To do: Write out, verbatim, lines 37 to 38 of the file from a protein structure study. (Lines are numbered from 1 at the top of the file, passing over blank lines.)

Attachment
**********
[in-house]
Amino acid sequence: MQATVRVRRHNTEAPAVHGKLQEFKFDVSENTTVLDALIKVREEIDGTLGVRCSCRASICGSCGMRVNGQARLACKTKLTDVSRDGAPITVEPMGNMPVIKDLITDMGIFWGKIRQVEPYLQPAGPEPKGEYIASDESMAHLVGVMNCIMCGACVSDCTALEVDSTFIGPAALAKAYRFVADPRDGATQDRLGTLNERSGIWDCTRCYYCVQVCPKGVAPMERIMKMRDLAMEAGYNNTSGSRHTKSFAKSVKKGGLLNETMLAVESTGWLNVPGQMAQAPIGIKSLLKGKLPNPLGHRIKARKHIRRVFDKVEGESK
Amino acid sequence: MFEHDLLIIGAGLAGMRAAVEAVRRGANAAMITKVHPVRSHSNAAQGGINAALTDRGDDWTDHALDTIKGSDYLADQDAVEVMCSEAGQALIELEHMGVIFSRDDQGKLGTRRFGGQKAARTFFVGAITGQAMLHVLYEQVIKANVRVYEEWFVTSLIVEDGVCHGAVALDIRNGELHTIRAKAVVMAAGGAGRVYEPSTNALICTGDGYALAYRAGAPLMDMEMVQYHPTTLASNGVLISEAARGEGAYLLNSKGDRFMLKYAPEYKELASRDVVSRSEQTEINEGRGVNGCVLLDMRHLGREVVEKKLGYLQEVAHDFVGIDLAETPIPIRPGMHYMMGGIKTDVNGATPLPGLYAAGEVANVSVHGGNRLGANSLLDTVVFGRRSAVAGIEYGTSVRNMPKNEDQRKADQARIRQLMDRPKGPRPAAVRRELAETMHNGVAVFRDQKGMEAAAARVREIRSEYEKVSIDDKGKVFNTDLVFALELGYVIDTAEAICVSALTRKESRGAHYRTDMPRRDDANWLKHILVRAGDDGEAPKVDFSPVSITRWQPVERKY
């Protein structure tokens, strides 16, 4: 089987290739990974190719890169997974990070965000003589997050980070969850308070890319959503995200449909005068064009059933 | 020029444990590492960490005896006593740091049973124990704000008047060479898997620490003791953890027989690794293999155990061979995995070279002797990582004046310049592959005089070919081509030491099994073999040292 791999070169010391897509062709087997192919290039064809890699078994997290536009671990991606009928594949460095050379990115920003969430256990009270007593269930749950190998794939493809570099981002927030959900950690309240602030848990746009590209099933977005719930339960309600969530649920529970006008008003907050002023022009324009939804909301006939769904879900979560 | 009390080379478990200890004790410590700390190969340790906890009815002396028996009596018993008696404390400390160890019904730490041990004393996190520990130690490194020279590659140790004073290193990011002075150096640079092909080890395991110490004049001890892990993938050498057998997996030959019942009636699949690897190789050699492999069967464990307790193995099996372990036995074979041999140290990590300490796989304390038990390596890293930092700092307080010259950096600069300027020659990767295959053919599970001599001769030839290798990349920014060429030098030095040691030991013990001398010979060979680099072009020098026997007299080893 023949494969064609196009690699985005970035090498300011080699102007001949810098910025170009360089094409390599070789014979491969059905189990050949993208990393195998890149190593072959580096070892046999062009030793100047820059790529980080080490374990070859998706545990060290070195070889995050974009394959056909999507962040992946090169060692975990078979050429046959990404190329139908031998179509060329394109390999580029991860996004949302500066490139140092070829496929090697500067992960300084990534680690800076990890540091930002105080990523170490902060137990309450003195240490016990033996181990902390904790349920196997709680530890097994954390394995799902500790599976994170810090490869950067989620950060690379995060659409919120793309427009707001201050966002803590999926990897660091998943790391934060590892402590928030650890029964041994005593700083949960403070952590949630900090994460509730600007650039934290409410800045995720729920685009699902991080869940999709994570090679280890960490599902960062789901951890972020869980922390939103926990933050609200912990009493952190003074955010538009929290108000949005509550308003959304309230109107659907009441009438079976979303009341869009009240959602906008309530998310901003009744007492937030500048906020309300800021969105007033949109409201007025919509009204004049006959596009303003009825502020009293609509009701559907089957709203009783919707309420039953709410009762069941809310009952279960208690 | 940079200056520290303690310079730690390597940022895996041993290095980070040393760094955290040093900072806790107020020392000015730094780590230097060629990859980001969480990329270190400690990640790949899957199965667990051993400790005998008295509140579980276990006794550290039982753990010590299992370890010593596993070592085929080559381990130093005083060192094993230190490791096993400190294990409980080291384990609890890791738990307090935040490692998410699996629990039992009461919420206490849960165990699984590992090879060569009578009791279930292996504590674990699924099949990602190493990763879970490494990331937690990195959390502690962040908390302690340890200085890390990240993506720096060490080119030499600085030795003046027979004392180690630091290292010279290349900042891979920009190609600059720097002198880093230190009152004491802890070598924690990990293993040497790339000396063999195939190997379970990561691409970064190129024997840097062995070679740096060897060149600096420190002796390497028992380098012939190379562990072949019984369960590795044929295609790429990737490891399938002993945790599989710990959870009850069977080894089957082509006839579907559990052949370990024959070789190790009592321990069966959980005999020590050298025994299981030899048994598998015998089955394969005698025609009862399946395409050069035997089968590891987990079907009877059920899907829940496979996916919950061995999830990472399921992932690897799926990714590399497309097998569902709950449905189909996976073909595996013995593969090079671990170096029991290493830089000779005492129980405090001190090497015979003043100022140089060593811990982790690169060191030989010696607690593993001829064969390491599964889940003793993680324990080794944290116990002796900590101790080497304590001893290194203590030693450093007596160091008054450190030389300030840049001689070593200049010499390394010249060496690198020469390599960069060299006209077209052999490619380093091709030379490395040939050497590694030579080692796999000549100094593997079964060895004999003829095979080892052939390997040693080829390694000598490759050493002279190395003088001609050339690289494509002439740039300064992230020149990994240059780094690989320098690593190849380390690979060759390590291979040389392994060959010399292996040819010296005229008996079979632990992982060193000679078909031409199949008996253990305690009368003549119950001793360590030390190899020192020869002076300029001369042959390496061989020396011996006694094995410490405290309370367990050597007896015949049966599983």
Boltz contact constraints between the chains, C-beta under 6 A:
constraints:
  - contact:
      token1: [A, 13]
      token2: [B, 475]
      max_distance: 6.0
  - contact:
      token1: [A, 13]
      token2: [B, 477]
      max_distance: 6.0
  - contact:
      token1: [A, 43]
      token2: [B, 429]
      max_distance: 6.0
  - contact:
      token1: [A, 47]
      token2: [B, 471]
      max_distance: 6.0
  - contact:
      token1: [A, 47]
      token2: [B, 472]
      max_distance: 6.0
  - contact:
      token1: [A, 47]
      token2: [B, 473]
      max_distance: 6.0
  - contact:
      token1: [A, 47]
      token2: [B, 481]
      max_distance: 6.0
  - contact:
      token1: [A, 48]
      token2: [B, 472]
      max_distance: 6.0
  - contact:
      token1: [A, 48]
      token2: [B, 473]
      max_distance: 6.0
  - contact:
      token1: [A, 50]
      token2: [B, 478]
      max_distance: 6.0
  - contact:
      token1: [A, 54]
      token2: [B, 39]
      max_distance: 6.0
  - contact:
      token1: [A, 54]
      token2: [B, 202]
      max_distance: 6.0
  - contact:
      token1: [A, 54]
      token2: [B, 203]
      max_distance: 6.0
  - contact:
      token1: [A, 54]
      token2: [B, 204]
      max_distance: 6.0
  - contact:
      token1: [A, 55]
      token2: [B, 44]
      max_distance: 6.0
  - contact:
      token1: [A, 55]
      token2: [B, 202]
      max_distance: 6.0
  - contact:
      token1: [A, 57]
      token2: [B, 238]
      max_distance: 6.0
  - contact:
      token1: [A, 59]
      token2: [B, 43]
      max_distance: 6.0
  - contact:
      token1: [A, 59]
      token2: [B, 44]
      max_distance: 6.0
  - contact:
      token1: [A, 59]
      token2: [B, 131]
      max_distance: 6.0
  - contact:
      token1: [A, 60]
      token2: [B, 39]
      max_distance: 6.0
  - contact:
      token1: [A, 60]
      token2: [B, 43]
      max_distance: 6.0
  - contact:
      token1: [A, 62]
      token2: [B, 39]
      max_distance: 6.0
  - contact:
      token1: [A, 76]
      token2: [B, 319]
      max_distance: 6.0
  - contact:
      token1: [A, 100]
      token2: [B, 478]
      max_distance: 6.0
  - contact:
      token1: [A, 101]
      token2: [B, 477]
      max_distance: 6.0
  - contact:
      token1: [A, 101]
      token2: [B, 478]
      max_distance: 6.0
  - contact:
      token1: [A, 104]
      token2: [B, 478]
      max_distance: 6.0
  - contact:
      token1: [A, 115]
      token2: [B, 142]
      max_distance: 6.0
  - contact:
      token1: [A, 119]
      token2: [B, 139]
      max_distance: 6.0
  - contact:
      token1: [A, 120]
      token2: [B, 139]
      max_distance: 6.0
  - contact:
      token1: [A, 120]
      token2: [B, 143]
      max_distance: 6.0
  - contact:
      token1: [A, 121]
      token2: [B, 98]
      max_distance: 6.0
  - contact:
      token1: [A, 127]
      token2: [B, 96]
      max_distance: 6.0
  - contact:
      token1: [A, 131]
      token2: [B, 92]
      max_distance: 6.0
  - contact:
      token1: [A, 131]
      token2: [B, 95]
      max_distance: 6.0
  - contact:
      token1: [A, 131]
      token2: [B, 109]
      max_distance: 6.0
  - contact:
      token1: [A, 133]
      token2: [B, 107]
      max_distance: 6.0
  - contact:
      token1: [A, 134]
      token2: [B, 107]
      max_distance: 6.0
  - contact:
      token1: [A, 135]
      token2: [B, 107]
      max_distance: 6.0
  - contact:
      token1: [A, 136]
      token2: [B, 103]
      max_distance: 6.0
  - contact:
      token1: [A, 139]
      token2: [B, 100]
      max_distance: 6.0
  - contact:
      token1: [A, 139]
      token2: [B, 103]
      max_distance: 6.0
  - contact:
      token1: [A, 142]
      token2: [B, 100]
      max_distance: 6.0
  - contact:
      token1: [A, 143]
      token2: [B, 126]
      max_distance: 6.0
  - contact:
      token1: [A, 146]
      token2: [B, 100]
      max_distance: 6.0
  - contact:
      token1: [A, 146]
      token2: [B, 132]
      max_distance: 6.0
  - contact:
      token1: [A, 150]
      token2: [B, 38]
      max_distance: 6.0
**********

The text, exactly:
      token2: [B, 472]
      max_distance: 6.0